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The Daily Wildcat

The Daily Wildcat


Freshmen retention rates on rise at UA

Jared Piñon

New data indicates that the freshmen retention rate at the UA has increased in comparison to previous years.

The UA welcomed 6,881 freshmen in fall 2013. According to recent data from the Arizona Board of Regents, 81.9 percent of those freshmen returned as sophomores, compared to the freshmen class in 2012, which had a retention rate was 81.5 percent. The six-year graduation rate at the UA is approximately 61.5 percent, according to Jeff Orgera, senior vice president for student affairs and enrollment management.

According to Orgera, there are several reasons students choose not to return to the UA after their freshman year. Orgera said the biggest reason students don’t return for their sophomore year is that the UA was simply not the right school for them.

The other reasons, according to Orgera, are financial and personal circumstances, such as family issues, employment or illnesses.Natalie Huerta, an undeclared freshman, said freshman year is a bit stressful because of failing classes, difficult suite mates and rushing Greek Life.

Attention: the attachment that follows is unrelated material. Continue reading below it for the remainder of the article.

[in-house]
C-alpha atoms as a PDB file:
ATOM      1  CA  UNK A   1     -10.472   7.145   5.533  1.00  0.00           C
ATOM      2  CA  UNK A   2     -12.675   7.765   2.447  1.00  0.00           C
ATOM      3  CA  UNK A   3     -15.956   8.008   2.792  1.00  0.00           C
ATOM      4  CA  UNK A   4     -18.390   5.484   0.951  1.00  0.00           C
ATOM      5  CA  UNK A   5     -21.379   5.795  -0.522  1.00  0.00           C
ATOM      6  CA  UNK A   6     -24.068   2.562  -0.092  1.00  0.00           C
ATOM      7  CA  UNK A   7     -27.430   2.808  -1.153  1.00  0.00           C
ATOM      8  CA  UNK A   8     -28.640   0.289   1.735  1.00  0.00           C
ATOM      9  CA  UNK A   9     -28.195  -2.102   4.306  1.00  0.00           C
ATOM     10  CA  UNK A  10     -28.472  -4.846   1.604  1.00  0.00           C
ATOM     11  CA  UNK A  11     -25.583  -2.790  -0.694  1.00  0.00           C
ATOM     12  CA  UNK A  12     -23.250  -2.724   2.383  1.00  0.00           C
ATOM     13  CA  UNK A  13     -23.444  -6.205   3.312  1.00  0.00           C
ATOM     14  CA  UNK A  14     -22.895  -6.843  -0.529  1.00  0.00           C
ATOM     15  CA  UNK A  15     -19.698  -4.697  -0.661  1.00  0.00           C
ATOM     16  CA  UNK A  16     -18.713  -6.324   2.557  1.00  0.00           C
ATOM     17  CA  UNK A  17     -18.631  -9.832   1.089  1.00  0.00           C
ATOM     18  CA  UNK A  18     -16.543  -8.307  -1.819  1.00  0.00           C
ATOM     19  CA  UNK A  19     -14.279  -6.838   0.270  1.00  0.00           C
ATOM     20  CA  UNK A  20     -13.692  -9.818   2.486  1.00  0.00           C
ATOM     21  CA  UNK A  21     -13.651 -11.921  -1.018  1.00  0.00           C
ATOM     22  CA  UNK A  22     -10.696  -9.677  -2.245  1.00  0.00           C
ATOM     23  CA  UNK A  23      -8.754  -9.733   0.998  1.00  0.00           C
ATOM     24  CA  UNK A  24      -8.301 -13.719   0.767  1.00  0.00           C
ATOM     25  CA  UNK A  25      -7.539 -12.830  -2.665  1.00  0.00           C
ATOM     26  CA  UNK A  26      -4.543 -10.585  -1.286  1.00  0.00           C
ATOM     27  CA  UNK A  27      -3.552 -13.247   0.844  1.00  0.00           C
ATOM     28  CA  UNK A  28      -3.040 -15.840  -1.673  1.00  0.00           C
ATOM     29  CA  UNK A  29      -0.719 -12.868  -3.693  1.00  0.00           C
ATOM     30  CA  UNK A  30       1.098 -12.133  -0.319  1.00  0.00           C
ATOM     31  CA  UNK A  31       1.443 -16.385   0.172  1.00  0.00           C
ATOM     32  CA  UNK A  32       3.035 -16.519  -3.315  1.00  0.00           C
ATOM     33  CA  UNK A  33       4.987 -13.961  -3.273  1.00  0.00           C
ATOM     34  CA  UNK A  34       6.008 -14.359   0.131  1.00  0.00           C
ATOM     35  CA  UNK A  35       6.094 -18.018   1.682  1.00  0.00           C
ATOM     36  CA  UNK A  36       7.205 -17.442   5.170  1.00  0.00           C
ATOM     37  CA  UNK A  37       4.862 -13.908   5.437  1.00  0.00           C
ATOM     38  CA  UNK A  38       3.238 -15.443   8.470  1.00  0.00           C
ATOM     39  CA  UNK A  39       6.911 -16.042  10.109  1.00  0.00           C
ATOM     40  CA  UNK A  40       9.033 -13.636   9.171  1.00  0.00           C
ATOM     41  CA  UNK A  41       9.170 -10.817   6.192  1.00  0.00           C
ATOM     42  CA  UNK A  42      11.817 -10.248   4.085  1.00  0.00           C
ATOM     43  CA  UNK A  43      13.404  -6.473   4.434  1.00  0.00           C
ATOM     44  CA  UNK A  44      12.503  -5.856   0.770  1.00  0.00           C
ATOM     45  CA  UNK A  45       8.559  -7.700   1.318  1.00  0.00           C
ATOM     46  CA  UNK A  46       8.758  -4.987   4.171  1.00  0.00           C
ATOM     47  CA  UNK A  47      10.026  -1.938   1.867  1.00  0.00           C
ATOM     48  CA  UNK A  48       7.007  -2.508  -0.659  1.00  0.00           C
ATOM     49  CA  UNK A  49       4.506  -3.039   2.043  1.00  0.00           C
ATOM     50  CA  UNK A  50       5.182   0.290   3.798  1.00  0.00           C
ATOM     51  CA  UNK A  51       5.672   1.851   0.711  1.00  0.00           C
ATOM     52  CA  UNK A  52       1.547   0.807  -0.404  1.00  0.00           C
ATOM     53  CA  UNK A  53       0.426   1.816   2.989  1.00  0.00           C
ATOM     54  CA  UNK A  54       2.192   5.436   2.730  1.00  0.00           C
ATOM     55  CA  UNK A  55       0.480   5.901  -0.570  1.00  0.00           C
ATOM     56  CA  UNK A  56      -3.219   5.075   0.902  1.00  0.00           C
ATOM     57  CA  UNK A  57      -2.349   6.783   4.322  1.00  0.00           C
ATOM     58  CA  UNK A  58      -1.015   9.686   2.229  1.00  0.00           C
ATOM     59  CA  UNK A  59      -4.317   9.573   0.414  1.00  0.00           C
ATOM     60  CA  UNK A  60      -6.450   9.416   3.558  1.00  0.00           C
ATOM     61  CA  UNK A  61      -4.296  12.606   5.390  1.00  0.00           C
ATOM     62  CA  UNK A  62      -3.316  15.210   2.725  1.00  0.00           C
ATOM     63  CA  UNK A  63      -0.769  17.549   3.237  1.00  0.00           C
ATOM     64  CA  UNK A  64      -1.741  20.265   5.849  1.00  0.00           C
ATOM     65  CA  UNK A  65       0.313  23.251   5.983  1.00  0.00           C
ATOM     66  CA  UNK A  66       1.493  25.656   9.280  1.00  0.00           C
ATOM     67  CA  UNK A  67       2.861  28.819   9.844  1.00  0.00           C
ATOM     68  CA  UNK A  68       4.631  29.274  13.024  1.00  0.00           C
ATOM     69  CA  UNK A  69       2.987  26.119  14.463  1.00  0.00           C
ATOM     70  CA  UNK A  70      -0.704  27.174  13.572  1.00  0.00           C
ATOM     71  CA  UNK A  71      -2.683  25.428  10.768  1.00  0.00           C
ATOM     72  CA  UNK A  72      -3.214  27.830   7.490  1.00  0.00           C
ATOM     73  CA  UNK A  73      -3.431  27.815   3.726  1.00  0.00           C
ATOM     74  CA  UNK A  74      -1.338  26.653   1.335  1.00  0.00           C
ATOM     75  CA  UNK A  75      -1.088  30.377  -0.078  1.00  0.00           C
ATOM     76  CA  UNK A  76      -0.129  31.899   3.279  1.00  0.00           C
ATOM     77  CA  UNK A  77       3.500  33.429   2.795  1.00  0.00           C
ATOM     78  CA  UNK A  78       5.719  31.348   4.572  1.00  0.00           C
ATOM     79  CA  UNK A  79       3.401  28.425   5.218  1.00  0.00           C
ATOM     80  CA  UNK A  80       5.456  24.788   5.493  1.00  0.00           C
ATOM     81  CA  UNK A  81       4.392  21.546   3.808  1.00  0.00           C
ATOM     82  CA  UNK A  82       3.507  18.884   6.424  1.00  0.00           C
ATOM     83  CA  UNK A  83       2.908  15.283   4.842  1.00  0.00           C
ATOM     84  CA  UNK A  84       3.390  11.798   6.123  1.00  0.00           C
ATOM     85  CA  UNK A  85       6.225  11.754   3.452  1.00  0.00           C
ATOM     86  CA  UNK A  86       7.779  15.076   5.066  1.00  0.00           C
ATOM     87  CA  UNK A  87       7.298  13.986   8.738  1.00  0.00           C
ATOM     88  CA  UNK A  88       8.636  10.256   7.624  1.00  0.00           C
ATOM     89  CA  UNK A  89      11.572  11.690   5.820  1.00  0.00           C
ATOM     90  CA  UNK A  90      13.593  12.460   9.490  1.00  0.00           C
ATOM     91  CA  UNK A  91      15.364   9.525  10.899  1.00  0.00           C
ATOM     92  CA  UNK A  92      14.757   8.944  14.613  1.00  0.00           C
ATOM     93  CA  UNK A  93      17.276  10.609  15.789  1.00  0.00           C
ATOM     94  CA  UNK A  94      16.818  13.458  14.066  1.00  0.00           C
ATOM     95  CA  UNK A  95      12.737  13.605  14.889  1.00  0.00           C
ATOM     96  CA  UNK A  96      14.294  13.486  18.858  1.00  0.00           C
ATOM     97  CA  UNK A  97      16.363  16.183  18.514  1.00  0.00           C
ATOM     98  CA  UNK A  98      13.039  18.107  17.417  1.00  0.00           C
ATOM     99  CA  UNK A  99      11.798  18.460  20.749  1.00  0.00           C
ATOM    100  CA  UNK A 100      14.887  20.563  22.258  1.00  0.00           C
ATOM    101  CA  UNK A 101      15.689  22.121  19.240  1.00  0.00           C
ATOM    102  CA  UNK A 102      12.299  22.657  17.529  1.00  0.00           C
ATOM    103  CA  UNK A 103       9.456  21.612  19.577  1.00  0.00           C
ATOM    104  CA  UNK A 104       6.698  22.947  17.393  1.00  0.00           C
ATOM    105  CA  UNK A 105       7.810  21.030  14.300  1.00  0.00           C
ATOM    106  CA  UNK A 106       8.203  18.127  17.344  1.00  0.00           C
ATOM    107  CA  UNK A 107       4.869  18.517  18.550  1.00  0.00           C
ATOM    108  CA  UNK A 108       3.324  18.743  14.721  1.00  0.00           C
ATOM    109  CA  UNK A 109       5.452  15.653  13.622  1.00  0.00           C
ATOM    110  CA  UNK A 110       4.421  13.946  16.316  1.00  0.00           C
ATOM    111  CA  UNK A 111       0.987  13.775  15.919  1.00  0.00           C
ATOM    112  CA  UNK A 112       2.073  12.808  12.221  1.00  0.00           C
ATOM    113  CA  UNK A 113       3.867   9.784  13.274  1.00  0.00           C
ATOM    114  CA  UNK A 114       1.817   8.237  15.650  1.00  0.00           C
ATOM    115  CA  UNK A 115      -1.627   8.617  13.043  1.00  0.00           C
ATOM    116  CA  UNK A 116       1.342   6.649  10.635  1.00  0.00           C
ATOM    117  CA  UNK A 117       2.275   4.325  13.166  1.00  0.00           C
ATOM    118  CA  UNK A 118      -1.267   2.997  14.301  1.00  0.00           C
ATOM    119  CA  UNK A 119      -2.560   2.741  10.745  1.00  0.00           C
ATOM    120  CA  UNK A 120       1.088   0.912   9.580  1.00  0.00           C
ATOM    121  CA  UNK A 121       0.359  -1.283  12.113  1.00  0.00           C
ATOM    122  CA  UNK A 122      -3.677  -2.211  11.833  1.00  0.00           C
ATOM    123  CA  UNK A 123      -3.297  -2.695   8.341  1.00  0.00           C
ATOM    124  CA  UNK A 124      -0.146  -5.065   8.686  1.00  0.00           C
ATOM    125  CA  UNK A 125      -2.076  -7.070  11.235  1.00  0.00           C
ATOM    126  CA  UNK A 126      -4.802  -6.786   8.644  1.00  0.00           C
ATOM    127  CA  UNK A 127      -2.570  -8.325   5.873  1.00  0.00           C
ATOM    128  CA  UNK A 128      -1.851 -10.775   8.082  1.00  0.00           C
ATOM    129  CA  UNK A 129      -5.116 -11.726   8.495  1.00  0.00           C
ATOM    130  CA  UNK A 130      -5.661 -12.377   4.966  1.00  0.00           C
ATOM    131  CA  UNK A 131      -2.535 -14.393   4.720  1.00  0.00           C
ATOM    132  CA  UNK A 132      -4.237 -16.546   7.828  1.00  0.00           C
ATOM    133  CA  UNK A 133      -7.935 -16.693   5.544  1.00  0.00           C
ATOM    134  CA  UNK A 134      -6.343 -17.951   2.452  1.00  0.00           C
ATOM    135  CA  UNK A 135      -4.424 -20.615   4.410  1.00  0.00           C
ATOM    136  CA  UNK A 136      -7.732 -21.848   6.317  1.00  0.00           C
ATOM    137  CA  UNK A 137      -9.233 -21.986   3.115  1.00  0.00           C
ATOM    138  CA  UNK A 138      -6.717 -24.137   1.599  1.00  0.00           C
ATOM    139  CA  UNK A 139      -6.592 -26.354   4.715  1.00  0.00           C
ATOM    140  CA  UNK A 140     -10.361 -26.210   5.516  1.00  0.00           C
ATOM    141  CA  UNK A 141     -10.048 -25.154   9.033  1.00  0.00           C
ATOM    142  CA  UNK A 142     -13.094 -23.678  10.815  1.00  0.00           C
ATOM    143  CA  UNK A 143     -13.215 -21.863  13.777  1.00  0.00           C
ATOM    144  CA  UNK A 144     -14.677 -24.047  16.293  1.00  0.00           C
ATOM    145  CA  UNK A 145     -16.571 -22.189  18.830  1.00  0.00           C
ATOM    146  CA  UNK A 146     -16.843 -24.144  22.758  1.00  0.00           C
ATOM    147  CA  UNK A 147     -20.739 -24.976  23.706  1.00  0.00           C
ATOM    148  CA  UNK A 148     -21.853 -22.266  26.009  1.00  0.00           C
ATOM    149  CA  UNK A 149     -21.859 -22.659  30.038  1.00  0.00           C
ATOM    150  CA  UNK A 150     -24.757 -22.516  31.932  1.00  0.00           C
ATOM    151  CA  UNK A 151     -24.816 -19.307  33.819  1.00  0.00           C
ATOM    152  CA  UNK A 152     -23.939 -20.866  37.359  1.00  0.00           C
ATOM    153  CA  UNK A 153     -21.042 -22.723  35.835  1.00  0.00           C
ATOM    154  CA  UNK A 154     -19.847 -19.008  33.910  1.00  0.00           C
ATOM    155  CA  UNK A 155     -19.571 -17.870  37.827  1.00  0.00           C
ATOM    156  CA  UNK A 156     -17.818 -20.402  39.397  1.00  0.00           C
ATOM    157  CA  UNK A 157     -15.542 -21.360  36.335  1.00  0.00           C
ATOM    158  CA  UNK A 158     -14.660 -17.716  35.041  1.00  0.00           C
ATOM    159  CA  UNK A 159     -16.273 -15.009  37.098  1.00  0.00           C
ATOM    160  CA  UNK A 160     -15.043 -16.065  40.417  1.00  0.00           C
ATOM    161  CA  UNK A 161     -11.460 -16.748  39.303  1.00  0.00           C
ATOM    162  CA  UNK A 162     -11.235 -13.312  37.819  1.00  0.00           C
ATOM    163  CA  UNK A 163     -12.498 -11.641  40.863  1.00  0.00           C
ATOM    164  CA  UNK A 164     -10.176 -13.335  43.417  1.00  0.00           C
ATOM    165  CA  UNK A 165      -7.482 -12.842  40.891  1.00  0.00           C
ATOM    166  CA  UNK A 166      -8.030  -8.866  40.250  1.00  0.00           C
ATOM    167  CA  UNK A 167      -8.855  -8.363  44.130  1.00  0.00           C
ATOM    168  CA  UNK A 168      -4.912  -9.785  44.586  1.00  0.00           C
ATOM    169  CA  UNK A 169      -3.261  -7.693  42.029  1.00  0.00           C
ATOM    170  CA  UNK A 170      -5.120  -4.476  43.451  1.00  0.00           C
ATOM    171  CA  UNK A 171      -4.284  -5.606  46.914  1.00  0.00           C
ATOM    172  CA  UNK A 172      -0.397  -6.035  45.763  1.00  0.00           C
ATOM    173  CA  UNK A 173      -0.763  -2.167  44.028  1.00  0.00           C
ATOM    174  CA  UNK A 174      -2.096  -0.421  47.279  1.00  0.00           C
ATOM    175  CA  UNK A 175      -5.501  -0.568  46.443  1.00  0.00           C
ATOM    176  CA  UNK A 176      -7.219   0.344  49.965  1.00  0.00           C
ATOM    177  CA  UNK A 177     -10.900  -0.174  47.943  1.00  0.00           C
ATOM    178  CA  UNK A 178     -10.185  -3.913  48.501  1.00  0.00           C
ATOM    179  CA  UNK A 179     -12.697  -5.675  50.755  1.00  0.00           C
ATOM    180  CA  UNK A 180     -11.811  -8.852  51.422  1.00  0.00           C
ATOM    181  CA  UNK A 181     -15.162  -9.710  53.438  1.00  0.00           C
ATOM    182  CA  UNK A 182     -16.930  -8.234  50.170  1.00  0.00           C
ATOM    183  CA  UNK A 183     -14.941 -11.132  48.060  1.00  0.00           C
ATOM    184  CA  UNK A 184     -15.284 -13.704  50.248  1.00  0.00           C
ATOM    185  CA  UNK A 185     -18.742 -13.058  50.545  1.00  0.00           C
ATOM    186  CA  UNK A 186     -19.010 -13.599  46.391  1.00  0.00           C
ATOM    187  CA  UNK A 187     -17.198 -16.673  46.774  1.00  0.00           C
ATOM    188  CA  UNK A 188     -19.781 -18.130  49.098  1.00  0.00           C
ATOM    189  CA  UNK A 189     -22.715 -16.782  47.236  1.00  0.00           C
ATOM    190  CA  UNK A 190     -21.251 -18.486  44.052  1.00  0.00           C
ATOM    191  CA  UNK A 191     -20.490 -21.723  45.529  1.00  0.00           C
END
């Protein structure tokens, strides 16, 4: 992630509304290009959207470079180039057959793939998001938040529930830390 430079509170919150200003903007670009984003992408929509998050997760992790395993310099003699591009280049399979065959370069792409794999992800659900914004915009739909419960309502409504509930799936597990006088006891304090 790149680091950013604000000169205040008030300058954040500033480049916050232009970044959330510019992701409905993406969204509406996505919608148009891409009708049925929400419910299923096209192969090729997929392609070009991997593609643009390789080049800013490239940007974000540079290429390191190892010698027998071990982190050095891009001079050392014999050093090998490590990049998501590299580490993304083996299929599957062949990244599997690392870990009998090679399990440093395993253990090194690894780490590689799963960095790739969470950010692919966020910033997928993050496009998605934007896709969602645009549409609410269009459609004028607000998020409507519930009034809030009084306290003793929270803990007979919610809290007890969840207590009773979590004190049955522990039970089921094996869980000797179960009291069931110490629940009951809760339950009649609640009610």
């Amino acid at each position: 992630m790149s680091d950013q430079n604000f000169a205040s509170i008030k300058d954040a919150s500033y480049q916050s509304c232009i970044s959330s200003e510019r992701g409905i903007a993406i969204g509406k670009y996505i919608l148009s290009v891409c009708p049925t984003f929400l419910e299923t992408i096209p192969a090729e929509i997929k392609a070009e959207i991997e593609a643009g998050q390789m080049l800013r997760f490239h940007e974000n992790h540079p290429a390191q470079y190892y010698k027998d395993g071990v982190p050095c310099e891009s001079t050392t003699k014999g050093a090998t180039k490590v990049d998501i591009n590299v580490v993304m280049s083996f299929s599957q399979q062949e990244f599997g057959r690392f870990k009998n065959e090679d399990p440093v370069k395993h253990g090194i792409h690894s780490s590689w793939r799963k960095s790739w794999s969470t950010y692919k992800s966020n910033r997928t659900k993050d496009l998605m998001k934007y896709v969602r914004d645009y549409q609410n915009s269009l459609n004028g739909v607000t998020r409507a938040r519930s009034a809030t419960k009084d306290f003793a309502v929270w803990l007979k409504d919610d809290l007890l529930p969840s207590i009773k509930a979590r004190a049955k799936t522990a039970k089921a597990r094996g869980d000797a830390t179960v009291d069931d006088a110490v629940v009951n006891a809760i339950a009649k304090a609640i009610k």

Universities across the nation are working to find ways to increase the freshman retention rate. The California State University Monterey Bay campus mimicked the executive-style coaching that is offered to business executives for its students. Over the course of four years, the retention rate increased by 13 percent due to this individualized approach to engage students.

The UA has similar programs to guide freshmen and other students through their new university lives via Academic and Success Achievement peer mentoring, Wildcat Academy, the New Start summer program and Arizona Mentors, in which a student is mentored by a member of university faculty and staff.

Carol Funckes, the associate director of the Disability Resource Center, said she found that most students enrolled in the program return each year until graduation. The DRC provides advocacy for its students’ unique needs while also advising them on how to advocate for themselves.

The Think Tank, a free tutoring service offered on campus since 2009, has also correlated with a noticeable increase in freshmen retention since it started offering its services, according to Orgera.

Orgera said the increase isn’t entirely due to Think Tank services, but the vast offerings and student assistance provided by Think Tank has contributed to overall freshmen success and retention.

Kaydi Williams, an undeclared freshman, said freshman year can be overwhelming because of classes and financial burdens.

“It’s hard, and it’s a lot of money,” Williams said, “[but] they set us up here.”


Follow Anna Ludlum on Twitter @DailyWildcat

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